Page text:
No, I didn’t find a “magic” cam for my Pontiac, but this limited testing indicated that the Pontiac 041 with Rhoads variable lifters and 1.65:1 rockers is very hard to beat in an automatic car with a 455. For great street driving with some drag-strip work the 068 with 1.65:1 rockers provides outstanding performance with automatic equipped 455s, including air-conditioned vehicles. The 041 cam is suitable for both the 400- and 455-equipped cars with 4speed transmissions, with or without the Rhoads lifters. The 400 automatics perform well with the 068 and 1.5:1 rockers. The Pontiac specifications for both duration and lobe placement should be used as the starting point for cam selections in both street and street/strip cars.
Both the 400 and 455 respond well to valve lifts of up to about .460″. Minor changes in lobe location and/or cam timing can compensate for unusual aspects of your engine/car combinations (such as excess compression or some need to narrow the power range of the engine), but radical departures in duration and/or cam timing from the Pontiac designs will be a compromise, and performance gained in one rpm area may be lost in another. As mentioned previously, all of the custom cams provided good performance at the strip, but in direct comparison, the 041 provided as good or better quarter-mile performance along with superior idle characteristics (with the Rhoads lifters).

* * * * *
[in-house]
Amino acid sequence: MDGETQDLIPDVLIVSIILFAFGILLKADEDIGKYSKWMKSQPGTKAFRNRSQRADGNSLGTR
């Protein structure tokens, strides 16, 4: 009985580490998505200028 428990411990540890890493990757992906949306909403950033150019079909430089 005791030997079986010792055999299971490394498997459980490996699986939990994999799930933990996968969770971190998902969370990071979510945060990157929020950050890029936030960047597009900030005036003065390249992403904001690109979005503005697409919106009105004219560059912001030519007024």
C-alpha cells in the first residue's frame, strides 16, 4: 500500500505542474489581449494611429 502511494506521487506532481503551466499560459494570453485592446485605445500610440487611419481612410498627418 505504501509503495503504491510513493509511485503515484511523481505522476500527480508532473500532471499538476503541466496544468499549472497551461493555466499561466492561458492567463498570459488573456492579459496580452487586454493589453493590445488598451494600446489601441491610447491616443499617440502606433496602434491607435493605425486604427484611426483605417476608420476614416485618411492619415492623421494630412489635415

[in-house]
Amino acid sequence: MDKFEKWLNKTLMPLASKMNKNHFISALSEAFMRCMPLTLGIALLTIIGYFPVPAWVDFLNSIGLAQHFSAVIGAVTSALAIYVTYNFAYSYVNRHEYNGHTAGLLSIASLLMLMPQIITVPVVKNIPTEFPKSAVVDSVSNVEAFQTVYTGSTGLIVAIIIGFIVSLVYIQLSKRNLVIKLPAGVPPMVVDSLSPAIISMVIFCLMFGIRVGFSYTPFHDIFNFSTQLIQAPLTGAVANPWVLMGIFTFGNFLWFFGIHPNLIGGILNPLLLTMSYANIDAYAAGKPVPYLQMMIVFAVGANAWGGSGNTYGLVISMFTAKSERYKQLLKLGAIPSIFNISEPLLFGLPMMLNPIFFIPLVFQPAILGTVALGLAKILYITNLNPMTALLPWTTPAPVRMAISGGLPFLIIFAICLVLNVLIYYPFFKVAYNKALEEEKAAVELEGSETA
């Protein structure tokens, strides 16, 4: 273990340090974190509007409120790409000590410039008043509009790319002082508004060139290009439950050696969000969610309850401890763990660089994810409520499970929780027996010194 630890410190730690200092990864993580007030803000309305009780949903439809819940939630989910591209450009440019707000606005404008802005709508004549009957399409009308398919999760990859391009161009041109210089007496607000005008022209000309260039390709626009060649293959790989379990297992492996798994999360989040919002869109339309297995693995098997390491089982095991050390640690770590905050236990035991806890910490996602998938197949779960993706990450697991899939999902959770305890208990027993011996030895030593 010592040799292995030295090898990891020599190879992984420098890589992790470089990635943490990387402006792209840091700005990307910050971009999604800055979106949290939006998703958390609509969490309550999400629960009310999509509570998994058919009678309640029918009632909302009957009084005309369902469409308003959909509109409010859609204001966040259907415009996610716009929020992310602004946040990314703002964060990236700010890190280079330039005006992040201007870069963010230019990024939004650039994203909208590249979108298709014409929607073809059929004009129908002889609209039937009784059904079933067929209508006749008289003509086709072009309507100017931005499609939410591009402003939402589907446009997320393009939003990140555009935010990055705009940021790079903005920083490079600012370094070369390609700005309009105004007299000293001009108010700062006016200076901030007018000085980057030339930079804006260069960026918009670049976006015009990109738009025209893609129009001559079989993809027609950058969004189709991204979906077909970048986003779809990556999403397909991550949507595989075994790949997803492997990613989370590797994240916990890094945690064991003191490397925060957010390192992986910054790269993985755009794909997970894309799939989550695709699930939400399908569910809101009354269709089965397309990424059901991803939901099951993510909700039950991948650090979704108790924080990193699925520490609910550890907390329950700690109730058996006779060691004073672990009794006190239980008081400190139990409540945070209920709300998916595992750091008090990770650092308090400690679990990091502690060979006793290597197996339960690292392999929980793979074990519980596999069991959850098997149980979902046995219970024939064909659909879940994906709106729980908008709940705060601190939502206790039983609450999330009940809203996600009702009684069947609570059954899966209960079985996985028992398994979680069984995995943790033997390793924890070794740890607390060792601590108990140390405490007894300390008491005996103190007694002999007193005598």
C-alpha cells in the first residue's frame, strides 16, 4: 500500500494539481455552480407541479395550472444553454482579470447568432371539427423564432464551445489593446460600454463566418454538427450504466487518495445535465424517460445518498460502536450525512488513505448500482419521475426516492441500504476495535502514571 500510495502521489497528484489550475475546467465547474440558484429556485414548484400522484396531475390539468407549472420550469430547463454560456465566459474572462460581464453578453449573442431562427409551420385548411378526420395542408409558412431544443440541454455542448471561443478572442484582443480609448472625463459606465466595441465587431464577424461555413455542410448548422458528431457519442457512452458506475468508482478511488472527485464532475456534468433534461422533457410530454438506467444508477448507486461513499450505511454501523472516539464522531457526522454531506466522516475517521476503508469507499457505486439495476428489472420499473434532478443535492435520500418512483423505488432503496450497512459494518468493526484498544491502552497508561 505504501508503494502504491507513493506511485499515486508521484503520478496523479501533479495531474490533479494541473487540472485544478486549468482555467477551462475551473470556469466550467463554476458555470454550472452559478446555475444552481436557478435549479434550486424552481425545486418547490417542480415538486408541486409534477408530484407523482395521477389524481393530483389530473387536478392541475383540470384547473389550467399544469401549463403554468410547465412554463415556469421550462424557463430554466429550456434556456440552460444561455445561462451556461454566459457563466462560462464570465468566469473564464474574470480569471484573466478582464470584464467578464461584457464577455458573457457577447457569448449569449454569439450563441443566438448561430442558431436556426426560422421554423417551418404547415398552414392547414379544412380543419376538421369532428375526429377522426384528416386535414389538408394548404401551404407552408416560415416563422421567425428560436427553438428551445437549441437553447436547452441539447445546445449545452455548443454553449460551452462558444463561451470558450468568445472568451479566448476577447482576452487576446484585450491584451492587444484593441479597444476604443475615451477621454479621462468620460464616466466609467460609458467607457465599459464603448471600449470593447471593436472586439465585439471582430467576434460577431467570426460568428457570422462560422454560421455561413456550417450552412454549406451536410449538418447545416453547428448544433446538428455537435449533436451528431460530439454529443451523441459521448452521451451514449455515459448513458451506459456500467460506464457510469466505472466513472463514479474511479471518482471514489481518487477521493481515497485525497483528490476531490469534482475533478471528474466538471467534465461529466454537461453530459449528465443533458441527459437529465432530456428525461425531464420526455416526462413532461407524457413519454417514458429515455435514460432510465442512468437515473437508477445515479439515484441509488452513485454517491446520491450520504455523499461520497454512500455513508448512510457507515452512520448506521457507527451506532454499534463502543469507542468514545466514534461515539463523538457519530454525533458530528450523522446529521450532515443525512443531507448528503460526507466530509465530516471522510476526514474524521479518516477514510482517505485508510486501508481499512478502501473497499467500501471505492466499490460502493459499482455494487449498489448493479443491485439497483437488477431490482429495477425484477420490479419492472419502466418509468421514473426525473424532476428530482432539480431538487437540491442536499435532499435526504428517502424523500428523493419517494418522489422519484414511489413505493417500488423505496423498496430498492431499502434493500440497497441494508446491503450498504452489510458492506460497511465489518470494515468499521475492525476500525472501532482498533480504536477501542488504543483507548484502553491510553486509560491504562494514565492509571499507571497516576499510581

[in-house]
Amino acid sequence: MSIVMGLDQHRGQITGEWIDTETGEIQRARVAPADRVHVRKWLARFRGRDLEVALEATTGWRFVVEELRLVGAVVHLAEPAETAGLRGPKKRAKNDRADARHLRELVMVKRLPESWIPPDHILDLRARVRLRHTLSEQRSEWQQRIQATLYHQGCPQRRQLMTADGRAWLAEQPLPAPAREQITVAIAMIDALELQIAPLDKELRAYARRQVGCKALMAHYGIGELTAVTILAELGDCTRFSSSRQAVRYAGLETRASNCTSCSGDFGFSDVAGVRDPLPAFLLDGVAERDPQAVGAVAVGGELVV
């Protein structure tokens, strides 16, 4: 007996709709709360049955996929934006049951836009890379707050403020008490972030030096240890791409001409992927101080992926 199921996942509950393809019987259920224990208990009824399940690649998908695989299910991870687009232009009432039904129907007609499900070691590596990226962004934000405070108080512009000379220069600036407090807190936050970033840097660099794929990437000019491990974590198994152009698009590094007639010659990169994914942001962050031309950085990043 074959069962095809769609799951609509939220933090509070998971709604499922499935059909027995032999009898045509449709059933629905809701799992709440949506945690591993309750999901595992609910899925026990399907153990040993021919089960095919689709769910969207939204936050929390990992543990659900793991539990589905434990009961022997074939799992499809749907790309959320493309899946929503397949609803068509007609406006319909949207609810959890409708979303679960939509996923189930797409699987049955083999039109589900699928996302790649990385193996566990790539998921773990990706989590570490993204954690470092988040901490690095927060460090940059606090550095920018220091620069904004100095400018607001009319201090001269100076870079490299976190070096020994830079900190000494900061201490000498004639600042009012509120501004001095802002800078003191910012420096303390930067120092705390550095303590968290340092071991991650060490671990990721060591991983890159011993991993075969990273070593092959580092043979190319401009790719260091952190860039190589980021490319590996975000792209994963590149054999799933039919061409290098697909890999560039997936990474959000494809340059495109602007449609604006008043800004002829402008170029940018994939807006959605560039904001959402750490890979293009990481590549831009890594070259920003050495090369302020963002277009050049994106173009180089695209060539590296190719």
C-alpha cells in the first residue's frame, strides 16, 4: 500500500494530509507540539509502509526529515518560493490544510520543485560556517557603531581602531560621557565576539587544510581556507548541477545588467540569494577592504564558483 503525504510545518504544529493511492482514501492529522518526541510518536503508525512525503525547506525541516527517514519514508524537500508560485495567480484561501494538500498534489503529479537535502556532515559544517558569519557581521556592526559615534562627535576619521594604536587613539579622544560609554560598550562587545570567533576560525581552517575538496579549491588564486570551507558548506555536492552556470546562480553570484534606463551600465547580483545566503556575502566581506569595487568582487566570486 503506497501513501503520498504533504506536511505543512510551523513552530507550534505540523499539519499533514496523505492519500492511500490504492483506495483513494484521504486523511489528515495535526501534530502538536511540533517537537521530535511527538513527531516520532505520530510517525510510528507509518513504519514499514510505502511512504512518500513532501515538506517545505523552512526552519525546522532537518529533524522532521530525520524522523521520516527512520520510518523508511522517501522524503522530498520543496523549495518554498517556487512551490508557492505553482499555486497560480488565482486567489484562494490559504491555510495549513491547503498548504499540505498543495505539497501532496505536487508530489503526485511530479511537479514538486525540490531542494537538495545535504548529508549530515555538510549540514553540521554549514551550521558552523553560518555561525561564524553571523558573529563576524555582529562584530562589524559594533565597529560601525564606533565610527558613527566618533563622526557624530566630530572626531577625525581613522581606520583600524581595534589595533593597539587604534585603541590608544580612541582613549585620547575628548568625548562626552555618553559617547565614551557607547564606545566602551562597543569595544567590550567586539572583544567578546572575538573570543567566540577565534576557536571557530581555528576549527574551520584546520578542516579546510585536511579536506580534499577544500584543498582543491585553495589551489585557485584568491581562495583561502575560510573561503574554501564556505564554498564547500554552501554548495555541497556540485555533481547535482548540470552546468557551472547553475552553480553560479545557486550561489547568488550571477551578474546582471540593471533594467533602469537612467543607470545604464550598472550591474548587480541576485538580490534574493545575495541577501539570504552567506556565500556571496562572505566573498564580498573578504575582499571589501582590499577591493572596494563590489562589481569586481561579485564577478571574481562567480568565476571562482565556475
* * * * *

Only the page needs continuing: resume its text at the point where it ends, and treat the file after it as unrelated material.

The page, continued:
It must be emphasized that this series of tests and the related comments are directed toward a 4,000-pound car that idles smoothly in Drive at 560 rpm. The relatively tight converter and 3.55:1 gear ratio allows extended driving at 65 mph with no overheating and yielding reasonable gas mileage. Almost any grind of cam can be made to work and even perform reasonably well if sacrifices are made in some or all of these parameters.
Well-informed suppliers who specialize in Pontiacs, such as the regular advertisers in Pontiac Enthusiast, should be able to assist you with special cam purchases for your street and street/strip machines.
It should be obvious that track testing cannot be controlled exactly, and it is impossible to repeat to 0.1 second or 0.1 mph on different days, or in different weather conditions. However, significant changes in performance are quickly detected in this very repeatable and consistent wagon, and none of the cams tested showed any substantial performance change other than the 2 mph lost by the first cam, and the significant loss when the #3 cam was advanced 4 degrees. It should also be stressed that dyno tests would have shown obvious horsepower and torque differences in the four cams. However, it is extremely difficult to correlate on-the-road and strip performance with dyno numbers without specific knowledge of the car’s weight, transmission characteristics, gears, tires, etc., and extensive experience in such dual testing.